DENVER — Gov. John Hickenlooper Thursday signed into law his signature education initiative of the just-finished legislative session, a sweeping overhaul of how struggling readers are taught in Colorado schools.
The new law, dubbed the “Colorado READ Act”, will put a new emphasis on early childhood literacy by requiring statewide reading assessments as early as kindergarten; and it will require schools to identify children that are significantly behind in reading skills.
“This is where economic recovery begins,” said Rep. Tom Massey, R-Poncha Springs, one of the bill’s sponsors. “We’re truly investing in our kids.”
The most controversial element of the law concerns retention — a mandate to hold back third grade students who aren’t reading at grade level, who won’t be allowed to go on to fourth grade without permission of a school superintendent.
“This is legislation that really does put our kids first,” Hickenlooper said Thursday. “It talks about how do we get to that point where we recognize and accept that we’re not succeeding at making sure that every kid, when they finish third grade, that they are proficient at reading.
“Reading proficiency is the simple, most powerful foundation that we have for all future success.”
The bill, which got a high-profile roll-out at a press conference attended by the Rockies’ mascot, Dinger, was a priority for Hickenlooper, who testified on the measure at its first House hearing, revealing that he’d struggled with dyslexia as a child.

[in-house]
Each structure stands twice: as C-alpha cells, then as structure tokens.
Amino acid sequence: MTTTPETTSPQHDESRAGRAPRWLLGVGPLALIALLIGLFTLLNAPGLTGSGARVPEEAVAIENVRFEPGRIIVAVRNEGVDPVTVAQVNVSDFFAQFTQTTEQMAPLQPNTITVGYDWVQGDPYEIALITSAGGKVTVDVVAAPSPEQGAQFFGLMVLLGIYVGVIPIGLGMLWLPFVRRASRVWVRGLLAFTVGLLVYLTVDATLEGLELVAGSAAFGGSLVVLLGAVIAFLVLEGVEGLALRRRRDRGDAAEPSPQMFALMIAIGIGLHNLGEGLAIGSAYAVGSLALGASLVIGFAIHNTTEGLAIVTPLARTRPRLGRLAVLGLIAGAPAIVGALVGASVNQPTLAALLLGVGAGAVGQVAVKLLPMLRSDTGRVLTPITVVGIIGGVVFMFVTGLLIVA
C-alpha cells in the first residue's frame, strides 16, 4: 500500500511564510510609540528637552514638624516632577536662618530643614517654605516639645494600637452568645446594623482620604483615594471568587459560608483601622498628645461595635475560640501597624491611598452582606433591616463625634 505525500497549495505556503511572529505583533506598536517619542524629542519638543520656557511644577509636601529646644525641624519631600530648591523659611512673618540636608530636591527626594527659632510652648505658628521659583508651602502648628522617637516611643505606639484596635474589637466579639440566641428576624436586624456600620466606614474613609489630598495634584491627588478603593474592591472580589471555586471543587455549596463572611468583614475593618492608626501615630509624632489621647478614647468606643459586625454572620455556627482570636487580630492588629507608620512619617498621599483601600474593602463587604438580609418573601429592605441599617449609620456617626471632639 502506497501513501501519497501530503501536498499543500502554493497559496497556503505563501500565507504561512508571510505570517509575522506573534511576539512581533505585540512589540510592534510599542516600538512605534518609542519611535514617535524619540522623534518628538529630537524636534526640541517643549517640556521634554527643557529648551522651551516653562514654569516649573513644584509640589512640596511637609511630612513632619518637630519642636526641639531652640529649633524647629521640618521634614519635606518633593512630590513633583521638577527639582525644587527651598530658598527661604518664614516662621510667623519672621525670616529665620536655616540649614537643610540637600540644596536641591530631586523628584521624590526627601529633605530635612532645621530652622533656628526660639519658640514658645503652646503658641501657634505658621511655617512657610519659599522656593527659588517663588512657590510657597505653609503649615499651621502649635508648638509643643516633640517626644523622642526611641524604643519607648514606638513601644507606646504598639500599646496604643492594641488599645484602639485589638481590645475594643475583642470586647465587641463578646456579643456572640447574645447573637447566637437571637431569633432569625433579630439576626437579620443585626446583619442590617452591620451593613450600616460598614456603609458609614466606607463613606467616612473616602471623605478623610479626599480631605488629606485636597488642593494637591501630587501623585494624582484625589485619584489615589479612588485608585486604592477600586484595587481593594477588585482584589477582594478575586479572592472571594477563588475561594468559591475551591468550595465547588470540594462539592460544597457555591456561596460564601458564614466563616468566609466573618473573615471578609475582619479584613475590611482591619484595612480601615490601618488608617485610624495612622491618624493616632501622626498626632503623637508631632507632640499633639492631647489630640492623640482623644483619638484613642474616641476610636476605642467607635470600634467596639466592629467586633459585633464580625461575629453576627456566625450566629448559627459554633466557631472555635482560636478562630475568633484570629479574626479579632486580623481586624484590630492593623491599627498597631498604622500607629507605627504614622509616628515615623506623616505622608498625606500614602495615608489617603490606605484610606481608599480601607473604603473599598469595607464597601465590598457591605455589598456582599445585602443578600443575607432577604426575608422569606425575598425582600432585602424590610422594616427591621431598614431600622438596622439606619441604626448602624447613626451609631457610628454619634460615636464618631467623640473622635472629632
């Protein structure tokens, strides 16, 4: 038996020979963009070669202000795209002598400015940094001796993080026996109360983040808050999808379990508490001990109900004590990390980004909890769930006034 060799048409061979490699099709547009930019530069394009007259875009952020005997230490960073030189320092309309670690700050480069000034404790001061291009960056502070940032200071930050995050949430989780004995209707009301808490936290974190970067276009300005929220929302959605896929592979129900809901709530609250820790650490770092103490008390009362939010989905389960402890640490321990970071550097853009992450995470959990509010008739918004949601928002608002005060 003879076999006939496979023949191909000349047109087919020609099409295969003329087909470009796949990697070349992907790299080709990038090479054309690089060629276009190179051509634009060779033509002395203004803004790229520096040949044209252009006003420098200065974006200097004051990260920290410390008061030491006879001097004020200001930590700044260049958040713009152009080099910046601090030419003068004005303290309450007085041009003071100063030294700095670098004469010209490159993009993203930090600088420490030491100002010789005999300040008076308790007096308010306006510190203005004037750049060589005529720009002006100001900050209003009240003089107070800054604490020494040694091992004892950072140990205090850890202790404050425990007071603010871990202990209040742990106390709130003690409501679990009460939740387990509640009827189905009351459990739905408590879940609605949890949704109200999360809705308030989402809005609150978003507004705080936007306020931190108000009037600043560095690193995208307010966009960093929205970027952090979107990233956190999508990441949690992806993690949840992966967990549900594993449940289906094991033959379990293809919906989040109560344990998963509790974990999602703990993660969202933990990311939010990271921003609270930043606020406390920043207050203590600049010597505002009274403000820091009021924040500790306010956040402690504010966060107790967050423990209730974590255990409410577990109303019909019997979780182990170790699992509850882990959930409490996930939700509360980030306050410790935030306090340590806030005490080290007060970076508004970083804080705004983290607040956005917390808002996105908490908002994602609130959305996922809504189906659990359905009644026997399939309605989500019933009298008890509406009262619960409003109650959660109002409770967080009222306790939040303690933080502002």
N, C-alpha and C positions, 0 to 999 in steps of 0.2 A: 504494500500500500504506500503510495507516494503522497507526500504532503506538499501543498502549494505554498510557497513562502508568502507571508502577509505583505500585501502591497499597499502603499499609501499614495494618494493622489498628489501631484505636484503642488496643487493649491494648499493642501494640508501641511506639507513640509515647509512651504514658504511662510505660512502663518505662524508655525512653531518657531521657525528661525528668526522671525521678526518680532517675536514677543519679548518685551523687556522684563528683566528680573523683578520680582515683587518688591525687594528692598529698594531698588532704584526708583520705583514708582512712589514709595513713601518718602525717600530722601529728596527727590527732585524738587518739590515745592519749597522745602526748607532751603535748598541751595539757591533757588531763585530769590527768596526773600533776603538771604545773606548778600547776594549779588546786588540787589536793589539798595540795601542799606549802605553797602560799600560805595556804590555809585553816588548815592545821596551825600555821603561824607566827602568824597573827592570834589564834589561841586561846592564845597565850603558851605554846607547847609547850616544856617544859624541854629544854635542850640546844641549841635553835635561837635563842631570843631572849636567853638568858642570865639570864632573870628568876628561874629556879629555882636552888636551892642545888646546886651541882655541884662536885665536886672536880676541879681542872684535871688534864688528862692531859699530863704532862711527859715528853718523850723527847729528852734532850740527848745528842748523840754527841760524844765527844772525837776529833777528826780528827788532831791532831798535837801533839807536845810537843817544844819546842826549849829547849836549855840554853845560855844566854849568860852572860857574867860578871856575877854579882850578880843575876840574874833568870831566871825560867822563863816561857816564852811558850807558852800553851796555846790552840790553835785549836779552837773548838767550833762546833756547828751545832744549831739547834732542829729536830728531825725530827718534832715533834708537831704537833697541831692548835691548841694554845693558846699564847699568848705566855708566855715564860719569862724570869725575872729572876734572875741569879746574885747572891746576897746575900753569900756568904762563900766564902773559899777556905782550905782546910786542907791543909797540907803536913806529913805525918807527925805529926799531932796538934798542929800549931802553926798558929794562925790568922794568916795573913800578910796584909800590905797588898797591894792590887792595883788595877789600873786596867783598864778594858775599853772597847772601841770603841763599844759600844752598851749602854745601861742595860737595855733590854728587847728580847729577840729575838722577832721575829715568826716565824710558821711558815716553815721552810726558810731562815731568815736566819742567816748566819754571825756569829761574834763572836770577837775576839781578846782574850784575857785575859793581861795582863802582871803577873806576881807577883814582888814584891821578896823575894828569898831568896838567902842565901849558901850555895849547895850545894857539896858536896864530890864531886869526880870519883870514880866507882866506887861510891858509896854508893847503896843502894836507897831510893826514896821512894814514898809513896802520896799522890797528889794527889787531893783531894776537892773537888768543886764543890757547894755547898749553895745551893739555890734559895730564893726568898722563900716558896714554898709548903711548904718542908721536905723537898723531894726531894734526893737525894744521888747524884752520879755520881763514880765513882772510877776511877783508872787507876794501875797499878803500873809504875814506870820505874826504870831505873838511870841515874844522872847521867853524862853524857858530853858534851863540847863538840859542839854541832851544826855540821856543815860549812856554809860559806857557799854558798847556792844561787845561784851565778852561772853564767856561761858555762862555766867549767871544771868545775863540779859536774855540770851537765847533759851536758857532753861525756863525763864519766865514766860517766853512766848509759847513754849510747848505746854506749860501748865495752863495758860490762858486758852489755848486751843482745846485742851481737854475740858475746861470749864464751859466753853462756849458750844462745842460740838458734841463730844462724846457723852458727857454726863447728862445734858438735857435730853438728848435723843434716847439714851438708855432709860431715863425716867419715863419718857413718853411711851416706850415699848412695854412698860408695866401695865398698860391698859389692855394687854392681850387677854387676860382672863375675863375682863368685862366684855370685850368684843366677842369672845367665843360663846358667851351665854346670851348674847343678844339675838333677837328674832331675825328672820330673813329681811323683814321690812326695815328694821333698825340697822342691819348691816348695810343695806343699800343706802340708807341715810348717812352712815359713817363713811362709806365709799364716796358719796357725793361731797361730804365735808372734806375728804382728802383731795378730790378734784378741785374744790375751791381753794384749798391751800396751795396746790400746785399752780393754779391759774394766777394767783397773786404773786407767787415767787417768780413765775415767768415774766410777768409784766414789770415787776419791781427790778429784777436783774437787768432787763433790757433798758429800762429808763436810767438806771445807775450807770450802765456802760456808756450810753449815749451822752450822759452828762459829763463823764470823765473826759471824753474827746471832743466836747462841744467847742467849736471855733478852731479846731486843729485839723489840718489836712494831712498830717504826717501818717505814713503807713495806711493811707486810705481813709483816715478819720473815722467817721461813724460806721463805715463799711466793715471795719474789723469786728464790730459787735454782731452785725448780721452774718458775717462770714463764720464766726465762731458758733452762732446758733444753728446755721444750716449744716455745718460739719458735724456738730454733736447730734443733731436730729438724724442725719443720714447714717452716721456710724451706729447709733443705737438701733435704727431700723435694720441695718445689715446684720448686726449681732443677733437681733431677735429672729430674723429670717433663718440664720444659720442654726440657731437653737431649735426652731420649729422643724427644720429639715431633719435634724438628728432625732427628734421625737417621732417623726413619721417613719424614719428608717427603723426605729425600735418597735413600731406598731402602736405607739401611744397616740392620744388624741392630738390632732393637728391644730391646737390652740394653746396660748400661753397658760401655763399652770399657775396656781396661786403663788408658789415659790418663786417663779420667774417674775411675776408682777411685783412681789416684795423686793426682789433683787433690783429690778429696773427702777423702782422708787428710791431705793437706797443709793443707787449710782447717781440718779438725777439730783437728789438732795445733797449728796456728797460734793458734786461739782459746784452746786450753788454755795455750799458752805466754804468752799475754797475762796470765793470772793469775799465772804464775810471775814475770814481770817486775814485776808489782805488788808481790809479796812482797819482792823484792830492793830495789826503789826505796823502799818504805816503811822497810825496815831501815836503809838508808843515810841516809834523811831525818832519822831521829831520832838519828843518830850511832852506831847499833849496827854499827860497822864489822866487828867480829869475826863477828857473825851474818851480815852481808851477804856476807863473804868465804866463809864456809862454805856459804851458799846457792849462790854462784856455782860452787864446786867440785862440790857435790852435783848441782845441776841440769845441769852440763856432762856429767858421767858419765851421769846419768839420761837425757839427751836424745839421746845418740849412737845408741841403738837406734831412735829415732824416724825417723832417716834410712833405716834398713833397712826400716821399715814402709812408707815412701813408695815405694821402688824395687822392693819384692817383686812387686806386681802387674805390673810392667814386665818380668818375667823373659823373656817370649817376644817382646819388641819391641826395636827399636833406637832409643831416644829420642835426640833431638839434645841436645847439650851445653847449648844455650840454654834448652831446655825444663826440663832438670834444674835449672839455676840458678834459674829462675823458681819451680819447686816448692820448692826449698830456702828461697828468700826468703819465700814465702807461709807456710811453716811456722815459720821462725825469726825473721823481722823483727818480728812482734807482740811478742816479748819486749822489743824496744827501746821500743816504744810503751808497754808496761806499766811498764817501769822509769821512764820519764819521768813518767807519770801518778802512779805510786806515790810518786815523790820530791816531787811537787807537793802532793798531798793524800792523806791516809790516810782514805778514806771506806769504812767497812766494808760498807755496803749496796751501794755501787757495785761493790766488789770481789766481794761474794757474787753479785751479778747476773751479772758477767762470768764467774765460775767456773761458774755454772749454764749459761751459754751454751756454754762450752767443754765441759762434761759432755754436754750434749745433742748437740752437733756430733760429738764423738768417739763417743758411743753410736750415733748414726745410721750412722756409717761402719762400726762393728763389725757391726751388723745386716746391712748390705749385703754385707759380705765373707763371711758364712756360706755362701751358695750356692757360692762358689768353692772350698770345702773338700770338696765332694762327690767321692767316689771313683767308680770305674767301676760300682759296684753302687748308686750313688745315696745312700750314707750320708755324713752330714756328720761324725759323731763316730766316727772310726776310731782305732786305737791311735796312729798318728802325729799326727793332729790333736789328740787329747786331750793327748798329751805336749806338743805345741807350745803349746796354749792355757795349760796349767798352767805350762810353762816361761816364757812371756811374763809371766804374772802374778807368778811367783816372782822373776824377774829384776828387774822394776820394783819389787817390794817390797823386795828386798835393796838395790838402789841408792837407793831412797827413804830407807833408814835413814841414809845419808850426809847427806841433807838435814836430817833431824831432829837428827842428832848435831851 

Despite some opposition from a handful of Democrats, most of them former teachers, who were concerned that the bill was an unfunded mandate on districts and overly punitive toward struggling kids, the bill sailed through the House with bipartisan support and sponsors, Reps. Tom Massey, R-Poncha Springs, and Millie Hamner, D-Dillon.
With strong support from the business and education reform communities, House Bill 1238 seemed like a slam dunk to cruise straight to the governor’s desk.
But it ran into a stone wall when it moved to the Senate, where Senate President Brandon Shaffer, concerned that the bill was similar to ALEC-crafted retention laws in other states, sent the measure to his “kill committee.”
The bill stalled for weeks as the sponsor, Sen. Mike Johnston, D-Denver, made numerous changes to the bill that Shaffer had demanded.
Still unsatisfied, Shaffer continued to pressure the three Democrats who make up the majority on the State Veterans & Military Affairs Committee to consider killing the bill.
But, at a meeting a few days before that panel was set to hear the bill, Johnston and Christine Scanlan, Hickenlooper’s chief legislative lobbyist, were able to negotiate some final changes — most importantly, some funding for districts to intervene with struggling readers once they’re identified — that were enough to secure the support of the two key Democrats, Sens. Rollie Heath of Boulder and Bob Bacon of Fort Collins.
After clearing that committee on a 4-1 vote, the bill won unanimous approval on the Senate floor.
“At its heart, the READ Act is about making sure every parent has the information she needs, that every child has the interventions they need and that every teacher has the supports that she needs to make sure that every struggling reader has the tools they need to enter the fourth grade ready to read,” Johnston said Thursday.